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Engaging Diverse Students in Learning

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on 20 August 2015

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Transcript of Engaging Diverse Students in Learning

Curricula often are not conceived, designed, or validated for use with the diverse student populations who actually populate our classrooms. Learners “in the margins”—many inner city youth, the gifted and talented, those with disabilities, English language learners, and culturally different students—often bear the brunt of curricula devised for the fictional “average”, because such curricula do not account for learner variability.
The ARCS Model of Motivating Learning
Explains how to support student engagement as well as what’s missing in the learning environment when students are not engaged.
Four elements
Attention – Arousing curiosity, stimulating interest in learning, and maintaining this throughout the class.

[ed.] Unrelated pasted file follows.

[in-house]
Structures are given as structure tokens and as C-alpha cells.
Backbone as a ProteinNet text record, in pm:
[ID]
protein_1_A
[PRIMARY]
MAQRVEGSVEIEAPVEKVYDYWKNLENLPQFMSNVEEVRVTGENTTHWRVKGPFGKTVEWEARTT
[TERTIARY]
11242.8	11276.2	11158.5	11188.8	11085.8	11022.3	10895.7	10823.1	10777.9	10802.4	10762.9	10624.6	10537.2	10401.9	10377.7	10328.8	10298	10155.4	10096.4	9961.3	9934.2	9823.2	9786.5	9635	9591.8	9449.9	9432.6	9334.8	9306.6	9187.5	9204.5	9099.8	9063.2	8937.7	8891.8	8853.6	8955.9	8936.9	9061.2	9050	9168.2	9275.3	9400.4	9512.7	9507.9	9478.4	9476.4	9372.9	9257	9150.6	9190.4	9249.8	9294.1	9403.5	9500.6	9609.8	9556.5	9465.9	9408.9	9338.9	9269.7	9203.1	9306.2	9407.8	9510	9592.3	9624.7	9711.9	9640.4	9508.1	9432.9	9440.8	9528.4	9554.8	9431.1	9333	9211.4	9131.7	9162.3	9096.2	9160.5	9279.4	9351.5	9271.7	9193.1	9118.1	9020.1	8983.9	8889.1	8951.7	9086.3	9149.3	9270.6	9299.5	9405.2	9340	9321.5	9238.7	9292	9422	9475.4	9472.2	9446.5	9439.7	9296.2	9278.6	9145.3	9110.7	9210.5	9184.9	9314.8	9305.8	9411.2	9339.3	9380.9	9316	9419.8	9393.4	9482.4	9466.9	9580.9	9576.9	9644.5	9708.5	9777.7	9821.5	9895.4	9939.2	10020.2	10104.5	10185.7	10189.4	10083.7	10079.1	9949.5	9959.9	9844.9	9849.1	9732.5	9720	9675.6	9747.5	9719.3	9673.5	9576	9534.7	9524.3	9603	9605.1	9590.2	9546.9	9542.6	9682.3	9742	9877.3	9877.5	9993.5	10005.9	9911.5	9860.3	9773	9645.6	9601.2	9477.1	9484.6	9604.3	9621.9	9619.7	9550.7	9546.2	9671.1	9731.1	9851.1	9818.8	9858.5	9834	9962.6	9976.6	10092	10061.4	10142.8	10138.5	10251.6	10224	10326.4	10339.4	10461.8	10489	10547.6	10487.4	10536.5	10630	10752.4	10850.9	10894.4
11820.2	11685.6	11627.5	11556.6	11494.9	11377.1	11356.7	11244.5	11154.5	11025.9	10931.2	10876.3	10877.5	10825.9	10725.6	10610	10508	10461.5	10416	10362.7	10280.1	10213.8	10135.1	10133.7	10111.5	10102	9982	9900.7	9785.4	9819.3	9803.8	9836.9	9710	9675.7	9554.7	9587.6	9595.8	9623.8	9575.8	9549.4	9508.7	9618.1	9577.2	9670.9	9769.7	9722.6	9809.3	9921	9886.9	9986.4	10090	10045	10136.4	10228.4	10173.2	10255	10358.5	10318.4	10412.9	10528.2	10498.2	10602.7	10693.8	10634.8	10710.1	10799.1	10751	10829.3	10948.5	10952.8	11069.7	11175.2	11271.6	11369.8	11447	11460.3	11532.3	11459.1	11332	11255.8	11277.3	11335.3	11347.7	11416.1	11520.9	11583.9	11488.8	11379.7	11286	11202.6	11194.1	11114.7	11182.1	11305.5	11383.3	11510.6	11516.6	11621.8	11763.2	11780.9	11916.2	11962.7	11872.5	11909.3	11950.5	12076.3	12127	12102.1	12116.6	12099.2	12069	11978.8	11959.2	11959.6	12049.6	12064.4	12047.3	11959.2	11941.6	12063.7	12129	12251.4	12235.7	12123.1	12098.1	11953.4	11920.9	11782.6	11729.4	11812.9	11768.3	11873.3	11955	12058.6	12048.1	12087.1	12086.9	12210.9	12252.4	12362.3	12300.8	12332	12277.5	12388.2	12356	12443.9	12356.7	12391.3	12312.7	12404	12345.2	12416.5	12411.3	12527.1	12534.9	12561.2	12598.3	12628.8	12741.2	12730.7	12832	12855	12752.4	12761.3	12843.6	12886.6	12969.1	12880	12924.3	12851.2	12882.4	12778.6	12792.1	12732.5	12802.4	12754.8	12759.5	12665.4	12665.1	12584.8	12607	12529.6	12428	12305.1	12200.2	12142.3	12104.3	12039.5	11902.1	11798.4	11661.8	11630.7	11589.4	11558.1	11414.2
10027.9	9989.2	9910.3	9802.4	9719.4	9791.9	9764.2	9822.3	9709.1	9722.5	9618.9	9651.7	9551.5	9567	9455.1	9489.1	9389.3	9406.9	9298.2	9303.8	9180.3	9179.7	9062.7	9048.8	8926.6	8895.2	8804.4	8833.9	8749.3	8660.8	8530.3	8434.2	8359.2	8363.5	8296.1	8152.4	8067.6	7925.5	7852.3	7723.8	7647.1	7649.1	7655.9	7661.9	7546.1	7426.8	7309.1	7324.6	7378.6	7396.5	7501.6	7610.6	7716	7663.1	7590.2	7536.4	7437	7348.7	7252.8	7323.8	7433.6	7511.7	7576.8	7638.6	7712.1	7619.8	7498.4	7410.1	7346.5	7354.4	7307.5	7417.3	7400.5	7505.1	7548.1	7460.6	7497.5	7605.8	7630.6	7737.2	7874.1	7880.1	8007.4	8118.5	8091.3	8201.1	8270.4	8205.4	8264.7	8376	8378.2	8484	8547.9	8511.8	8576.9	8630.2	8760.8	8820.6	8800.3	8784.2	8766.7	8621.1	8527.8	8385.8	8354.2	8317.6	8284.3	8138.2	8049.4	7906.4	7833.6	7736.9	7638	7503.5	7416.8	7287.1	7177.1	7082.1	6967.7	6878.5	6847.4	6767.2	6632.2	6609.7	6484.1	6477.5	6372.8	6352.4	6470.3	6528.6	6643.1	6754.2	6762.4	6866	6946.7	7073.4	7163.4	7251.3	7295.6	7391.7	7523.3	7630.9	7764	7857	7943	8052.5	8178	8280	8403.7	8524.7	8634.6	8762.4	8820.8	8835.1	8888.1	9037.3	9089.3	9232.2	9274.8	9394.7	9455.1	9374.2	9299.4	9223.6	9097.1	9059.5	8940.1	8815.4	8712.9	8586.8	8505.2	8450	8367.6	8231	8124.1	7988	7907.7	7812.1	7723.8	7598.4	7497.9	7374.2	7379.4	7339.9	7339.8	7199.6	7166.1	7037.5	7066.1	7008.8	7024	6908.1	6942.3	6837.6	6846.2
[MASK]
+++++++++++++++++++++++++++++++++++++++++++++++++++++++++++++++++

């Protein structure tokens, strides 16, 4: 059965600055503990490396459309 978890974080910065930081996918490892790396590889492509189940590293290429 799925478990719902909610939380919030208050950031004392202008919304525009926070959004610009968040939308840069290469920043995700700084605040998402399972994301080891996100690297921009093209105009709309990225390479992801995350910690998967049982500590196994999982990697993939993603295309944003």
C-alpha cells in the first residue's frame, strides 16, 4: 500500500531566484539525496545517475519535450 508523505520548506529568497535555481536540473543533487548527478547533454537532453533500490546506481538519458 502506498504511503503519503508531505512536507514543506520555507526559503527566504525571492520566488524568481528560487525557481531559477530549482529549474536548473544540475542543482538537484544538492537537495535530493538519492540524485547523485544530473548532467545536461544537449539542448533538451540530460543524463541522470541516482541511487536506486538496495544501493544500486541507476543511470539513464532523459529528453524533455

Relevance – Having students view the tasks as important, useful, and meaningful to them.
Confidence – Providing opportunities to build students’ feeling of self-efficacy based on learning success.
Satisfaction – Students feel a sense of satisfaction or reward with regard to their learning.

Resources
Teaching Every Student in the Digital Age by Rose & Meyer (ASCD, 2002).

The Universally Designed Classroom (Rose, Meyer, & Hitchcock, Eds.; Harvard Education Press, 2005).

A Practical Reader in Universal Design for Learning (Rose & Meyer, Eds.; Harvard Education Press, 2006).

Educational Podcasting & Vodcasting, http://www.edtechnetwork.com/podcasting_vodcasting.html

Youth Radio for Teachers, https://youthradio.org/for-teachers/


Universal Design (for Learning) [UDL]
Universal Design for Learning (UDL) refers to a process by which a curriculum (i.e., goals, methods, materials, and assessments) is intentionally and systematically designed from the beginning to address individual differences.
It’s sometimes thought that it’s not the job of higher education faculty:

to arouse the curiosity of students
to show the relevance of content to their lives
to build student confidence
to help them achieve a sense of satisfaction